Sullivan said 569 recognizes there are two different processes for a mayoral appointment because “except as otherwise provided” refers to Sect. 32-568(3) as an alternative to Sect. 32-569(1), the portion of 569 dealing with such an appointment.
“I didn't write this stuff; I am just interpreting it,” Sullivan said. “I am so certain of this that I will stake my house on this opinion. I have no doubt in my mind how this reads and that is the proper way that this is supposed to proceed.”
He acknowledged the dual processes create “an odd gap” in the legislation that allows a city to remain locked in a stalemate.
“I get stuff from the Legislature all the time that leaves us in this predicament,” Sullivan said. “That's why we have people here to interpret it.”
Blood said she and Preister consulted with an attorney in State Sen. Health Mello's office, and that attorney said their interpretation was correct. Mello is a prominent Democrat who currently holds Preister's former seat representing South Omaha in the Legislature.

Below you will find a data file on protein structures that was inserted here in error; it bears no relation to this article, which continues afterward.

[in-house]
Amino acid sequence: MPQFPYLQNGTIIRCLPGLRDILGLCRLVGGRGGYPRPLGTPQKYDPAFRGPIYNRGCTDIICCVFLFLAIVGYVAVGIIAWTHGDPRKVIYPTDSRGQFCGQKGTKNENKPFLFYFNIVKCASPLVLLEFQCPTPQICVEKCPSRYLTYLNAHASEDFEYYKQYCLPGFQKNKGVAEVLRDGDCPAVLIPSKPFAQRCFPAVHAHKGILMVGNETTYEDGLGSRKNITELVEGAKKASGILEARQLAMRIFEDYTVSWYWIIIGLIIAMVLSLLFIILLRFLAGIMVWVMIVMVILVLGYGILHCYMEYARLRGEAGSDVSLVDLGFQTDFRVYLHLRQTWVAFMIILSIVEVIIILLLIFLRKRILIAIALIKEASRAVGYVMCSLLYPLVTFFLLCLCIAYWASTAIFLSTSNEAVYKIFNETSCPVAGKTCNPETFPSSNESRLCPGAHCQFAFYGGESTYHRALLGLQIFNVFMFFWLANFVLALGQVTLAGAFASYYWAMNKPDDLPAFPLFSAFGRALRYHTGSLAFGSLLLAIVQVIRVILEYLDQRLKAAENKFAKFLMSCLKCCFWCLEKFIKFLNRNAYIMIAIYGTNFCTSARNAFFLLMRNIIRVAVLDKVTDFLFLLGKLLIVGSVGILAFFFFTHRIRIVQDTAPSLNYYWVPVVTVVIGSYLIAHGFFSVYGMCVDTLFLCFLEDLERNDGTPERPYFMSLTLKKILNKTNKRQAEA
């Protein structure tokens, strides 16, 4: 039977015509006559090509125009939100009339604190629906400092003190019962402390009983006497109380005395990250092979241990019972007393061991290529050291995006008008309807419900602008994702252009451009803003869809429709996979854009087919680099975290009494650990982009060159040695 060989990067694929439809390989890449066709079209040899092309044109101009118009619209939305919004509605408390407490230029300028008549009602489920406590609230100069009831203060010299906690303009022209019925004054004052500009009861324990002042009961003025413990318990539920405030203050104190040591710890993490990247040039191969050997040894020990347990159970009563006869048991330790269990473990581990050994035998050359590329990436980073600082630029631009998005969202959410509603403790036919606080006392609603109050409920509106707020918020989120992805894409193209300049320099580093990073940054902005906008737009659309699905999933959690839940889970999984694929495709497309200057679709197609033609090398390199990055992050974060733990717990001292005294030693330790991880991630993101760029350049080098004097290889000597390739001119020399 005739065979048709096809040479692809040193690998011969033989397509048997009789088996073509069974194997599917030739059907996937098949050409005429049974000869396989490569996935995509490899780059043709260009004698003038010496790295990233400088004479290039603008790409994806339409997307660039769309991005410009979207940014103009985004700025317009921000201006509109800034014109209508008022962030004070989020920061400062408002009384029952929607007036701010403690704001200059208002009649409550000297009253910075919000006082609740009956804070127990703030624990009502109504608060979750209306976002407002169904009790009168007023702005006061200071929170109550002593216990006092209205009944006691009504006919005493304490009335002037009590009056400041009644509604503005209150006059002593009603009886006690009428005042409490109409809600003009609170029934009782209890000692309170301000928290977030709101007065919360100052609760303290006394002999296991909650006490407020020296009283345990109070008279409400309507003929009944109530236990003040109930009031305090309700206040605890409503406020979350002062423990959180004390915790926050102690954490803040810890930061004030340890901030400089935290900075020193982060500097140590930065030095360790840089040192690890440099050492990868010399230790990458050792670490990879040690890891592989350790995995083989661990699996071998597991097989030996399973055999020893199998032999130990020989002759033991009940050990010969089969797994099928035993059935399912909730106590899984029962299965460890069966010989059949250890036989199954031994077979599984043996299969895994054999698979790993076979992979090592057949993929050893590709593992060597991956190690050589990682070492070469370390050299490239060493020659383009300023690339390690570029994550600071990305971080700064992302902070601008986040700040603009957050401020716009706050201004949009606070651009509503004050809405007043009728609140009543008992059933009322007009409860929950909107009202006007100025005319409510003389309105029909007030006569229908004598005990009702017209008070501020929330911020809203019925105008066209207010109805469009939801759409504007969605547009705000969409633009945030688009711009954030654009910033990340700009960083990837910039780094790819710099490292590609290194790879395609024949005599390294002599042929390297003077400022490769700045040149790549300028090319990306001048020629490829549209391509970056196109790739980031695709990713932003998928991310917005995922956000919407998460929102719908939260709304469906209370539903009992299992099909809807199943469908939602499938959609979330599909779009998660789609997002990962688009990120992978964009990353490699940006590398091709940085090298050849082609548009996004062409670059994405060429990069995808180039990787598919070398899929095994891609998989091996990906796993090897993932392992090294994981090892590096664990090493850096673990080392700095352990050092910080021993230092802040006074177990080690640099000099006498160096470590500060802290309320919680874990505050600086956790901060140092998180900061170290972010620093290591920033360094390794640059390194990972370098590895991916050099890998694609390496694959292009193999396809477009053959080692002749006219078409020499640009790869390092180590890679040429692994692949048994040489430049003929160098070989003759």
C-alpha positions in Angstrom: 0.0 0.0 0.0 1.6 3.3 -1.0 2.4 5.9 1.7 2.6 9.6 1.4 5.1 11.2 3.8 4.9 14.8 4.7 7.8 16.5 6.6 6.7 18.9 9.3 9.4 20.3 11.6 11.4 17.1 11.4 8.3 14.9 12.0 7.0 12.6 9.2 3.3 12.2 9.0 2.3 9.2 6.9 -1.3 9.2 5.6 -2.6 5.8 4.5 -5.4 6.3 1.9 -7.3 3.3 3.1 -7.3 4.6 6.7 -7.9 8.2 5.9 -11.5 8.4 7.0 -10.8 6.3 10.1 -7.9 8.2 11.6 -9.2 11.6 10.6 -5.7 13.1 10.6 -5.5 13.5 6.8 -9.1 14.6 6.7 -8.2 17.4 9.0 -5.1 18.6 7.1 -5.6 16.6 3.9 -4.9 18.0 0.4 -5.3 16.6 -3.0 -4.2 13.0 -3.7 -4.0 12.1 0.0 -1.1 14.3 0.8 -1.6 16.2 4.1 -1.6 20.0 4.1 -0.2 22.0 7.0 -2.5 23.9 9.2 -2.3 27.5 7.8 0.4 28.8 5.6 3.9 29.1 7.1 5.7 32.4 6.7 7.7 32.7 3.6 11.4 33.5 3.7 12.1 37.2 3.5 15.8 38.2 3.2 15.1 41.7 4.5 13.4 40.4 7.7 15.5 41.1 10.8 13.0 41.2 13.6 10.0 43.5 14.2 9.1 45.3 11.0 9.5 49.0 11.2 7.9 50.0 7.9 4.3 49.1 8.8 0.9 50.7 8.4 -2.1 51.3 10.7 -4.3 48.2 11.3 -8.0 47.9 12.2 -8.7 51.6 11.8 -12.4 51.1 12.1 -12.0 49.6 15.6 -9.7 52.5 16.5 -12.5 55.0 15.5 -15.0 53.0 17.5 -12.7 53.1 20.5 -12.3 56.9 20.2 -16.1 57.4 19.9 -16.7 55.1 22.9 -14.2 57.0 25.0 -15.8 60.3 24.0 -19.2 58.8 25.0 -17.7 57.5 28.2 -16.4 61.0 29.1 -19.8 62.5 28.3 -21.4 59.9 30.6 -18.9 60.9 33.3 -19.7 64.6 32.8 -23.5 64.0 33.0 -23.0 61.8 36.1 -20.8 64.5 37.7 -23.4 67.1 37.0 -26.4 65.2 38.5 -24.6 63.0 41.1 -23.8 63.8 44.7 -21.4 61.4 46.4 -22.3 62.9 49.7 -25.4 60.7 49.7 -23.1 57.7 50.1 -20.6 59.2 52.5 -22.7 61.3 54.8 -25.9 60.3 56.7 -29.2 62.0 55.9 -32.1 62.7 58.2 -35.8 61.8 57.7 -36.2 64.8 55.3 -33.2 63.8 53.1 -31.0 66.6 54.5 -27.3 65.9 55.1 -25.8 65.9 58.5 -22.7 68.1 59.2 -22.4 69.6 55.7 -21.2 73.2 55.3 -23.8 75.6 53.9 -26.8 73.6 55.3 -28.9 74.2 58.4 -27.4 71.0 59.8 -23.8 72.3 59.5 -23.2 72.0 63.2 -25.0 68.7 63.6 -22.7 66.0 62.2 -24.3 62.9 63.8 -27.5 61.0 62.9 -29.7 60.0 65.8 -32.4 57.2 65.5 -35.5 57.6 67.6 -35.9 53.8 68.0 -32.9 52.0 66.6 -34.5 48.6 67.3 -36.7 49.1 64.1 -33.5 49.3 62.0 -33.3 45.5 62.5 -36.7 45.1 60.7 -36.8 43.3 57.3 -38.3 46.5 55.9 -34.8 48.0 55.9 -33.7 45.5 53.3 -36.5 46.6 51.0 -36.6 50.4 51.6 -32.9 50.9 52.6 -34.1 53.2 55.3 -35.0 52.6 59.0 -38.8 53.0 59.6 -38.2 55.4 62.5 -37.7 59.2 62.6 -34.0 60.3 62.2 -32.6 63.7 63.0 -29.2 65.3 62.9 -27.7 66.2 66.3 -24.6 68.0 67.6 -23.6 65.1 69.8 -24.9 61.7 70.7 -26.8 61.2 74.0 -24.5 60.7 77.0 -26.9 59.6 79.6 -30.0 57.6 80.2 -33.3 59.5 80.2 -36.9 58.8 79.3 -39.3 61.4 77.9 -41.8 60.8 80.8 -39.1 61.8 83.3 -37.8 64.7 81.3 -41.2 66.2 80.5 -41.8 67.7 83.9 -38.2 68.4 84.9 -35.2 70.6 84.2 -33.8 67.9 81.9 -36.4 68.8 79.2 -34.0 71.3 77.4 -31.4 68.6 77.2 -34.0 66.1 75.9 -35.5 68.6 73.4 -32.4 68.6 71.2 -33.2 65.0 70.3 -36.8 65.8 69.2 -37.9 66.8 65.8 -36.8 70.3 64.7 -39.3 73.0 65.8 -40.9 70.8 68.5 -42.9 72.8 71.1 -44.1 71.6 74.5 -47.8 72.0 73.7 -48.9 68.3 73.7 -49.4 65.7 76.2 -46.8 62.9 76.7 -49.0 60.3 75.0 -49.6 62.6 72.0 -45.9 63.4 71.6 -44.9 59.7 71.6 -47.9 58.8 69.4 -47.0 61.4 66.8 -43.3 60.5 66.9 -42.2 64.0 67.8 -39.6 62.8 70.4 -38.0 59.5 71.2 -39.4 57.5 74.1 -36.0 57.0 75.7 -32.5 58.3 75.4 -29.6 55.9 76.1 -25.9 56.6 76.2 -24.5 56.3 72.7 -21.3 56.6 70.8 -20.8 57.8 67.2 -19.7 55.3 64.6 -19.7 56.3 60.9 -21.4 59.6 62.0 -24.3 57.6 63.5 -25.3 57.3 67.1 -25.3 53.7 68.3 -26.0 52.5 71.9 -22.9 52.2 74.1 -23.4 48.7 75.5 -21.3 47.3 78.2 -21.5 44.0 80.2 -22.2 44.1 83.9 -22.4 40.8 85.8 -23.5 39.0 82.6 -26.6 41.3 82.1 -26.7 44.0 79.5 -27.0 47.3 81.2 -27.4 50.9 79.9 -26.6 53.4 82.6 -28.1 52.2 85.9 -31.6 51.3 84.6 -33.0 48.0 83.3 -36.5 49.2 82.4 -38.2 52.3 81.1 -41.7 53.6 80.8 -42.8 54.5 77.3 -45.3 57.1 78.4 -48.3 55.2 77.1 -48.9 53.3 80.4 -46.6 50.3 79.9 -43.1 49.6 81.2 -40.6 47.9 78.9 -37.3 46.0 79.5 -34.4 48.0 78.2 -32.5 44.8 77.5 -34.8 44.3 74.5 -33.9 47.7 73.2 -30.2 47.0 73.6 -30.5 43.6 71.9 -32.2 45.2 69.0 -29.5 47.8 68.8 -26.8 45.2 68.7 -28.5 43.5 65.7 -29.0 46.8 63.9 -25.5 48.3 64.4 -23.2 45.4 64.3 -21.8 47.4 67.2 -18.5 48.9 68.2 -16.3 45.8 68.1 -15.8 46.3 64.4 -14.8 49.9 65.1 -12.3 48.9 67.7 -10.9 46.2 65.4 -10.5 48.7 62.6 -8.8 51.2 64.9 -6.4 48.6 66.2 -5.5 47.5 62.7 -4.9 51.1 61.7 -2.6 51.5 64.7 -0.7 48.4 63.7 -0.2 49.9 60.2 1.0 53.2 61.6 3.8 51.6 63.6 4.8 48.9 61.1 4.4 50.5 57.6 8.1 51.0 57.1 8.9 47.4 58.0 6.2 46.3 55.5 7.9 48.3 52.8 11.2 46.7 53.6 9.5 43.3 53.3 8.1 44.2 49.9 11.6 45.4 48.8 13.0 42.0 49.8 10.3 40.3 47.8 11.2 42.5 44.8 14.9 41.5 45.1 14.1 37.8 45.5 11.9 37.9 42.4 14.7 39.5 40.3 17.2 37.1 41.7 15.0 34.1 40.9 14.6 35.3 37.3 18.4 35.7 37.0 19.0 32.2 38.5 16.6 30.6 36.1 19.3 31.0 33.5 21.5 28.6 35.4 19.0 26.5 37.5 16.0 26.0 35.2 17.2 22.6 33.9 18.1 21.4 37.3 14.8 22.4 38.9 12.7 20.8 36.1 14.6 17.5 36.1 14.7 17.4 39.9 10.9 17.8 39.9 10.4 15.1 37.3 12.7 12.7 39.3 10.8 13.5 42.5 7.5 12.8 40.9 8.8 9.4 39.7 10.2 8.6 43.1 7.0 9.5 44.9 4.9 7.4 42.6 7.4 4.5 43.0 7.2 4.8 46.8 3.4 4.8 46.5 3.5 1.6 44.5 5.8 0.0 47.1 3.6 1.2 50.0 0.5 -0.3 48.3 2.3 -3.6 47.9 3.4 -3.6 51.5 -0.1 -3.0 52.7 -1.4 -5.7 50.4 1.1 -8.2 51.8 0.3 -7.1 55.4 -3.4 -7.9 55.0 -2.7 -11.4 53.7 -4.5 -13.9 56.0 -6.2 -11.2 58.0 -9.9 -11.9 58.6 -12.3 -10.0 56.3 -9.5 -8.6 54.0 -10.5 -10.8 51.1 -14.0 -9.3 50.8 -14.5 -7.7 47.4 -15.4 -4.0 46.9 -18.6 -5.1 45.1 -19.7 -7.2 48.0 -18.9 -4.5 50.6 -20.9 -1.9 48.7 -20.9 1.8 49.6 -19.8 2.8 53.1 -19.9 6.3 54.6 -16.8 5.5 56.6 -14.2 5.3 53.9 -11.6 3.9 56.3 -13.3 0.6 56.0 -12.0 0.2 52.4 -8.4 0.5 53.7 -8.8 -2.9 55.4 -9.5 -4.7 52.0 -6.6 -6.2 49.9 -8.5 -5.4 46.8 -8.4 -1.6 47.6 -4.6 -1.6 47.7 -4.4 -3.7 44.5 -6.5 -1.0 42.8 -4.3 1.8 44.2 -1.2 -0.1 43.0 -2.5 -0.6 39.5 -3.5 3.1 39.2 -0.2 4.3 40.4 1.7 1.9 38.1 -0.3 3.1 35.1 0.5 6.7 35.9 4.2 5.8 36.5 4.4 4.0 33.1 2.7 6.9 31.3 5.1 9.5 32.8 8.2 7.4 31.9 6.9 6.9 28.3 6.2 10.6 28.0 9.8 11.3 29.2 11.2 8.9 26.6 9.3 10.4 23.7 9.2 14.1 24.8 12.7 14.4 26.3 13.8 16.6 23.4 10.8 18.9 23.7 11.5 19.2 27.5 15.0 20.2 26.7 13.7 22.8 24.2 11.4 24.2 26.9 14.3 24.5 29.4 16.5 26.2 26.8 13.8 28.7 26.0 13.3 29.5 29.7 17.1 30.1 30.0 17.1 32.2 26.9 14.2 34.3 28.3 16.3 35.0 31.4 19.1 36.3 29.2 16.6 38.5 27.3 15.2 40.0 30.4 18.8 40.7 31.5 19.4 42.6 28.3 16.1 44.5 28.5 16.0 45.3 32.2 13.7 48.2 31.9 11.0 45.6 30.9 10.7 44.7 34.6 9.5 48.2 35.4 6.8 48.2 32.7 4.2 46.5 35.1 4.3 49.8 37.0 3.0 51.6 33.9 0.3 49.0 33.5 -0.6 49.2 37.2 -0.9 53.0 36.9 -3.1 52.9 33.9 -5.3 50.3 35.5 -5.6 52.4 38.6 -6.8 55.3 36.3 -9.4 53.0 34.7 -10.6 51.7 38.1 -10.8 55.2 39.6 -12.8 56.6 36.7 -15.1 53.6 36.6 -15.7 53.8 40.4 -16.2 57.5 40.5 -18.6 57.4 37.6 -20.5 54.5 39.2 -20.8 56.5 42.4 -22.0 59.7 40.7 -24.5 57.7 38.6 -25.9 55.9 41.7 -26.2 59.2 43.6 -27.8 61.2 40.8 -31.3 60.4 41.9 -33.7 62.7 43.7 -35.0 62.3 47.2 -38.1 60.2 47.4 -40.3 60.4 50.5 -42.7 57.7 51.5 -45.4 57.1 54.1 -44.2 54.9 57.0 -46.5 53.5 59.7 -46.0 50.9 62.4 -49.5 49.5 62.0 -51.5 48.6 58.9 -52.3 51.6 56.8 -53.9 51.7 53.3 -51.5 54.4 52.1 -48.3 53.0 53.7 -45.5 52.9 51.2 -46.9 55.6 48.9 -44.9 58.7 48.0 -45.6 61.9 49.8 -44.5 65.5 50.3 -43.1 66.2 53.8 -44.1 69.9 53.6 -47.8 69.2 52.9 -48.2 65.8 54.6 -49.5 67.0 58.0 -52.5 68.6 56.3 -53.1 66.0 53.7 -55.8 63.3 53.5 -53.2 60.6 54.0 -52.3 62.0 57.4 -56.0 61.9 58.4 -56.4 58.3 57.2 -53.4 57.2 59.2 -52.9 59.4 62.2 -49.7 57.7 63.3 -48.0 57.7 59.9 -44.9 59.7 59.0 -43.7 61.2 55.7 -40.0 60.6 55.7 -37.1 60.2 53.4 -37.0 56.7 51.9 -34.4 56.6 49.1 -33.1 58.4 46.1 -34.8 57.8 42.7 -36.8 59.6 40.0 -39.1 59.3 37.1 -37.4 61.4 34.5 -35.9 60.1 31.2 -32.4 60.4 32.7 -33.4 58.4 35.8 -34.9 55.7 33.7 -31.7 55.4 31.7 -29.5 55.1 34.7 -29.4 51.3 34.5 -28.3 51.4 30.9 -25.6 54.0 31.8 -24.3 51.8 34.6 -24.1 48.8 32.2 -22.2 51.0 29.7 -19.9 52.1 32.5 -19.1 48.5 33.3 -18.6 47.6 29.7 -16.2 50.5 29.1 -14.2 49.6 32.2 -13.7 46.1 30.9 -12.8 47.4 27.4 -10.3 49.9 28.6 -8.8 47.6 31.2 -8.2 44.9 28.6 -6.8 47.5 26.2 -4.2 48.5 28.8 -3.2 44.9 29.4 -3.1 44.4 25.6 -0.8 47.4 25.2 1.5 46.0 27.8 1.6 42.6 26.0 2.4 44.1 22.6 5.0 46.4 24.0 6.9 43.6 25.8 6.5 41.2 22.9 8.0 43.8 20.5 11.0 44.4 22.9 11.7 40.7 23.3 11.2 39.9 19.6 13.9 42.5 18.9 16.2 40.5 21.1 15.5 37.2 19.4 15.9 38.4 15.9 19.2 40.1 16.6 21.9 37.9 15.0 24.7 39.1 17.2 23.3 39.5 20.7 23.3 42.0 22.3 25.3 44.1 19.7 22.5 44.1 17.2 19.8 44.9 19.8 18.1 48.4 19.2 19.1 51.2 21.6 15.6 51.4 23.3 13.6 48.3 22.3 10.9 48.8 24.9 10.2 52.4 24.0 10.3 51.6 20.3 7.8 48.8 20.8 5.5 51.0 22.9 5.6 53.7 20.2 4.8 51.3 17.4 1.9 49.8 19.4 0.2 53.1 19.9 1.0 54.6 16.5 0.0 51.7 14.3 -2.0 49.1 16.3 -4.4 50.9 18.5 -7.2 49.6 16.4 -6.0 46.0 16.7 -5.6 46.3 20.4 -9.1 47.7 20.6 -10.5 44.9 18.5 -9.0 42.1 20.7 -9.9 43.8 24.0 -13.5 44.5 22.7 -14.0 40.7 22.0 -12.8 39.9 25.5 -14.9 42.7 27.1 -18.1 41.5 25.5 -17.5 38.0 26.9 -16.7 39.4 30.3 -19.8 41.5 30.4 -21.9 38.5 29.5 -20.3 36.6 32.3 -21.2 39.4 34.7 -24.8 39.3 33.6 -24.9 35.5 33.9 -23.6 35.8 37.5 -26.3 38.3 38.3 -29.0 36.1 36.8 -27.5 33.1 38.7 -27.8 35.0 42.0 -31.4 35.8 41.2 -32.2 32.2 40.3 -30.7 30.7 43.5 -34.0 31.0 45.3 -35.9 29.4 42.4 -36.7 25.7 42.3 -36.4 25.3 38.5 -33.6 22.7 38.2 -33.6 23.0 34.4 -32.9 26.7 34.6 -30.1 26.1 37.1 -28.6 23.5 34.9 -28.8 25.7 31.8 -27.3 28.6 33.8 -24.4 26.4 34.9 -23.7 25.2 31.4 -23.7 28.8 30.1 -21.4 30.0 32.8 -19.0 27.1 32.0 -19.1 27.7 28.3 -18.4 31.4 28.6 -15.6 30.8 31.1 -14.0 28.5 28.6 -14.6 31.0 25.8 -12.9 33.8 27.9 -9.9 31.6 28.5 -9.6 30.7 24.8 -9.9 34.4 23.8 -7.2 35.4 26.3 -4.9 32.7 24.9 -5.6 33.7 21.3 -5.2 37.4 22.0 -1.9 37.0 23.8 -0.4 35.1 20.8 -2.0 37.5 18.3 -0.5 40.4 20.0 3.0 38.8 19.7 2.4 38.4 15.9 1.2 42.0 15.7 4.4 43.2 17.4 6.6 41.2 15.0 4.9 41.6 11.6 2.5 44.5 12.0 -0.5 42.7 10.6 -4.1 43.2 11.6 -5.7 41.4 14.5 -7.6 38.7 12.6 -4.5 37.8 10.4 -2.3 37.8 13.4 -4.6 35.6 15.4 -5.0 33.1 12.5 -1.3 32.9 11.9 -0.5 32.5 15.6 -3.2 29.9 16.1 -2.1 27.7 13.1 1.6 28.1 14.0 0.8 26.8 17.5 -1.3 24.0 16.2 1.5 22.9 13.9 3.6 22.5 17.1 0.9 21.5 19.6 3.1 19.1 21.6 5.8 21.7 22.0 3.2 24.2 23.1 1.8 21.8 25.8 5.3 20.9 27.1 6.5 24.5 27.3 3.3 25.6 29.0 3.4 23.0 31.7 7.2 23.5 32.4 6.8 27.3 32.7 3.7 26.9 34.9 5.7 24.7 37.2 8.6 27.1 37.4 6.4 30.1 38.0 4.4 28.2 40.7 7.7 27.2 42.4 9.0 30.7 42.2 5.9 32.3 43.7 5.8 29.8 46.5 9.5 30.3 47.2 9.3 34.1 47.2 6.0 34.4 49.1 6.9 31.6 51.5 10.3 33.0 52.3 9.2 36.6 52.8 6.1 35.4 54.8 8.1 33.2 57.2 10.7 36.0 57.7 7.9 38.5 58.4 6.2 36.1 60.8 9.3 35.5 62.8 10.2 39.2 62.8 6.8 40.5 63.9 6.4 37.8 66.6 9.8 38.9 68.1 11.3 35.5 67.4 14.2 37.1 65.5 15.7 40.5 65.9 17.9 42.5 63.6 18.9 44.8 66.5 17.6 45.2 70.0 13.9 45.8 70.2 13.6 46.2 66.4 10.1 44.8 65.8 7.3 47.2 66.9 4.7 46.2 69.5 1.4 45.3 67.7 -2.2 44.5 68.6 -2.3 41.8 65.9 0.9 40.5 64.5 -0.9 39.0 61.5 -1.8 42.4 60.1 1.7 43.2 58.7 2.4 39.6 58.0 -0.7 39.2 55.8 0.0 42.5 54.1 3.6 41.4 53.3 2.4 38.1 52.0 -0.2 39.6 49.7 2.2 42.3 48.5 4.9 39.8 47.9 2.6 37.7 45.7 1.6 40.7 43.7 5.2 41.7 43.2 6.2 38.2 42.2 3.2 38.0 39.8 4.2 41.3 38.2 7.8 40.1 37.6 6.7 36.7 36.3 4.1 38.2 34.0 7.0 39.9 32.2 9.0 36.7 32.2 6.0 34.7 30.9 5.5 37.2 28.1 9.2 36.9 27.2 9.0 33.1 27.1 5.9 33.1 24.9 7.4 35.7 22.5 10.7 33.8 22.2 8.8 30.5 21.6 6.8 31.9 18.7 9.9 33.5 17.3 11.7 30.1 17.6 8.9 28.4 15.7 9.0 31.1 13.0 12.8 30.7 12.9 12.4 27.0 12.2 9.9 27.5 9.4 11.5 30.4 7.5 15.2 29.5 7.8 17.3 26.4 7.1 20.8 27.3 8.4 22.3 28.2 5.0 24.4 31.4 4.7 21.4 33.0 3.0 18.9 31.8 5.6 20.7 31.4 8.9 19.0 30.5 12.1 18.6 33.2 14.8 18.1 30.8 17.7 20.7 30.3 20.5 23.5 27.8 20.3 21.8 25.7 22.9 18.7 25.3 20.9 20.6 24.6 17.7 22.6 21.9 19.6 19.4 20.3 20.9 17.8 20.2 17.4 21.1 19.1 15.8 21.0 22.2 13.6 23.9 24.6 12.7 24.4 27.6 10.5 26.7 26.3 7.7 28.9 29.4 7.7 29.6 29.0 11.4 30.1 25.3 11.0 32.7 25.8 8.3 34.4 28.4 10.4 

“I would love to talk with that attorney in the Legislature because I think he's completely wrong,” Sullivan said.
However, Sullivan made it clear he would not consult with the Nebraska Secretary of State's Office to confirm his interpretation. Councilman Paul Cook said he spoke at length with an attorney in the office who supported the way the city was planning to proceed with a vote.
“He sure gave me the impression that what we're doing is OK,” Cook said. “He was comfortable with what we were doing.”